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Victorian Ilfracombe

Ashleigh

St Brannock's Park Road


Coming down St Brannock's Park Road from the Tyrrell, one cannot miss Ashleigh, standing out boldly with the Cairn as a backdrop. It is one of the fine villas built at the end of the last century, not hidden by trees away from the road like Halls Green or Burrough House (that was), but fully exposed on the street. St. Brannock's Park Road does not appear on Ilfracombe maps before the 1890's and has all the marks of an artificially made-up thoroughfare. It is embanked to cross the dip of the East Wilder Brook, has high retaining walls supporting it after the first bend and it cuts across the ancient Horne Road above the Tyrrell, necessitating rather attractive railings (which need a coat of paint). No doubt the intention was to develop this hillside as Torrs Park had been, with large villas looking out to the Torrs, but this seems to have been only partially successful. A fine row of six semi-detached houses take advantage of the upper slopes above the road, but a piece of waste ground (boasting a single allotment) still awaits development. All the other development along the arm of the road stretching toward Bicclescombe is of 20th century building, and does not seem to have been in the original plan. This is why, no doubt, Ashleigh presents a face of plain brick to the road on its east side (and has its sunken yard below), in contrast to the varied materials facing north and west.

13K line-drawing

The sketch, taken from a photograph looking up St Brannock's Road, shows an open hillside behind, as yet not built on, and so it must have stood in isolation, looking out over its garden which falls away steeply to the brook below. The hillside accounts for the fact that it has two main entrances, one at road level on the north and another on the terrace looking west on the floor below. Both have fine porches, neither meant for tradespeople. Their entrance is squeezed into the narrow yard below the high retaining wall on the east side.

Ashleigh has thankfully retained almost all its Victorian features and show how attractive the buildings of Ilfracombe were at the height of its prosperity. The use of varied materials brings colour and texture to otherwise plain walls. The front walls are mainly of what looks like "New Road Stone" (from the Muddiford area), fine examples of "snekking", where squared stones of different sizes are built up against each other to maintain the horizontals. The quoins at the corners and the window surrounds are in buff Marland brick, while panelled bands of red Fremington brick bind the building like ribbons. The deeply overhanging eaves are supported by wooden brackets, and ironwork railings surmount the porch on the north face, and the conservatory and staircase extension on the west. Two redbrick chimneys with fine ribwork on them, along with a tall ironwork finial, give interest to the roofline. The only noticeable alteration is that the glass roof of the conservatory by the lower porch has been replaced with slates. The attached conservatory on the south side of the house has been altered, making it a sun lounge. Otherwise, Ashleigh looks much as the builder intended, the basement floor having been rendered from the start. The only disadvantage now, is that large yew trees obscure the clear view of the building that the photographer had when he took the family, proudly sitting on the terrace in front of their fine mansion in Edwardian times.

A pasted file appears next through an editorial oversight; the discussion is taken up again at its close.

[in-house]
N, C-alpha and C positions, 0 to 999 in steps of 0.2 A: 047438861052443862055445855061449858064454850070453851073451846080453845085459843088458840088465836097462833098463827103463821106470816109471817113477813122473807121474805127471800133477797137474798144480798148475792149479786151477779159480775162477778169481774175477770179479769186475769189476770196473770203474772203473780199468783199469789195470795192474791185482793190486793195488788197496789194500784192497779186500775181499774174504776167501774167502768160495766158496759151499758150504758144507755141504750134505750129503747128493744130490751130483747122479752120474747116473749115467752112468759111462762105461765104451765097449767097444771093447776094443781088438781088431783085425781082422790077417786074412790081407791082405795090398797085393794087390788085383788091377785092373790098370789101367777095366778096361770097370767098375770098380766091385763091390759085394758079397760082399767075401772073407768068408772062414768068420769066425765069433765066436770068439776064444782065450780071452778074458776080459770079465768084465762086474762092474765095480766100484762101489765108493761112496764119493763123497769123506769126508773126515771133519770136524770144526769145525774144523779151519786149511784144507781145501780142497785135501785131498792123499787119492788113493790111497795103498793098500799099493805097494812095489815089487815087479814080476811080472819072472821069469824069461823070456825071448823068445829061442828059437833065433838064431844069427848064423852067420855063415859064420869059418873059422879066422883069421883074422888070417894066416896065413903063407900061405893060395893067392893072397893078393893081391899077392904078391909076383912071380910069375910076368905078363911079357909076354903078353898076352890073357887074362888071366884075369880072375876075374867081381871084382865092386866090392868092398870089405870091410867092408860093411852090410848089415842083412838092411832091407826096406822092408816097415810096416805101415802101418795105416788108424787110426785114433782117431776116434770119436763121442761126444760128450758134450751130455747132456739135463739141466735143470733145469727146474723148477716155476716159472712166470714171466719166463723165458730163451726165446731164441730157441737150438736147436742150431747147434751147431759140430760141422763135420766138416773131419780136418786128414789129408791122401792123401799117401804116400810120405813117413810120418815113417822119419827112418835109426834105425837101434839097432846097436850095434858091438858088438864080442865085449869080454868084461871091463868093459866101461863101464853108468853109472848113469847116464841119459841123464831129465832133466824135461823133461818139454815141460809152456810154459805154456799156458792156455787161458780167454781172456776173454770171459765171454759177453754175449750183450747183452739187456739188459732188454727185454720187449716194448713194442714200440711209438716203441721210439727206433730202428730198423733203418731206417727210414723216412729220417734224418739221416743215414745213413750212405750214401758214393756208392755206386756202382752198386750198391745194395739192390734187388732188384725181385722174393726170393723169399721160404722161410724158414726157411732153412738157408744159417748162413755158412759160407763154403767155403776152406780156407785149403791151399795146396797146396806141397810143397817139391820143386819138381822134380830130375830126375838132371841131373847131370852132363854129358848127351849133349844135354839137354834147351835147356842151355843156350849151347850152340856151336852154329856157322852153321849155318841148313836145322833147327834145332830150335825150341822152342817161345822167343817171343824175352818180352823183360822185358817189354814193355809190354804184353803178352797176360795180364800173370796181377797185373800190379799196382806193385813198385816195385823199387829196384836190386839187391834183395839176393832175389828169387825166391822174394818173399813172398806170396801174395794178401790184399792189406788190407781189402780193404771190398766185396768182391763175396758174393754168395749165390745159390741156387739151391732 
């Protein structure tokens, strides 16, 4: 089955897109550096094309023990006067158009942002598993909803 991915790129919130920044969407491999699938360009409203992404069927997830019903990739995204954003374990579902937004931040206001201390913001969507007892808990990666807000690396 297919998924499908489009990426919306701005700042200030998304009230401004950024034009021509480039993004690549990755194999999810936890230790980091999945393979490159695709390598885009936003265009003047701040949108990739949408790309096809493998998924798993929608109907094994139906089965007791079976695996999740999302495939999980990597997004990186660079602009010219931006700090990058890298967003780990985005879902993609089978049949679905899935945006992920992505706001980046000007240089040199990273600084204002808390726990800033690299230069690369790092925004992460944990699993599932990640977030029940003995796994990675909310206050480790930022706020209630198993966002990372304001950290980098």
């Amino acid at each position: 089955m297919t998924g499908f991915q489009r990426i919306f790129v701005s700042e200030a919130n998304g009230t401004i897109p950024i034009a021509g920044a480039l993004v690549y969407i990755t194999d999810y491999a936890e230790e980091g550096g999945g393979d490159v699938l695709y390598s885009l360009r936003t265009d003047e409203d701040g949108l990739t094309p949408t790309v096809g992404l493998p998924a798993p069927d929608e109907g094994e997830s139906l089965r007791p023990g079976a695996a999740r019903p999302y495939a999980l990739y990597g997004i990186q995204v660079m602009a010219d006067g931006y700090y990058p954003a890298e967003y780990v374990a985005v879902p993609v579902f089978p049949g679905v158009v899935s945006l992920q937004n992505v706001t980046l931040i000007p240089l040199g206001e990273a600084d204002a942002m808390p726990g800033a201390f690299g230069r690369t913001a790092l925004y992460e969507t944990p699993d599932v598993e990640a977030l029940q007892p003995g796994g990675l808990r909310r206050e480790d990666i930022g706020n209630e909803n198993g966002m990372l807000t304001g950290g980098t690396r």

Does anyone know who they were?

Jim Bates - November 1997

It is exciting to see the new theatre rising and receiving its cladding of white bricks. It is also promising to see stacks of black bricks alongside the white. Does this mean that the unbroken white is to be relieved by some kind of contrasting colour (if only black), so much a characteristic of Ilfracombe's polychrome brickwork of Victorian times?

We hope so!



Created 18/4/99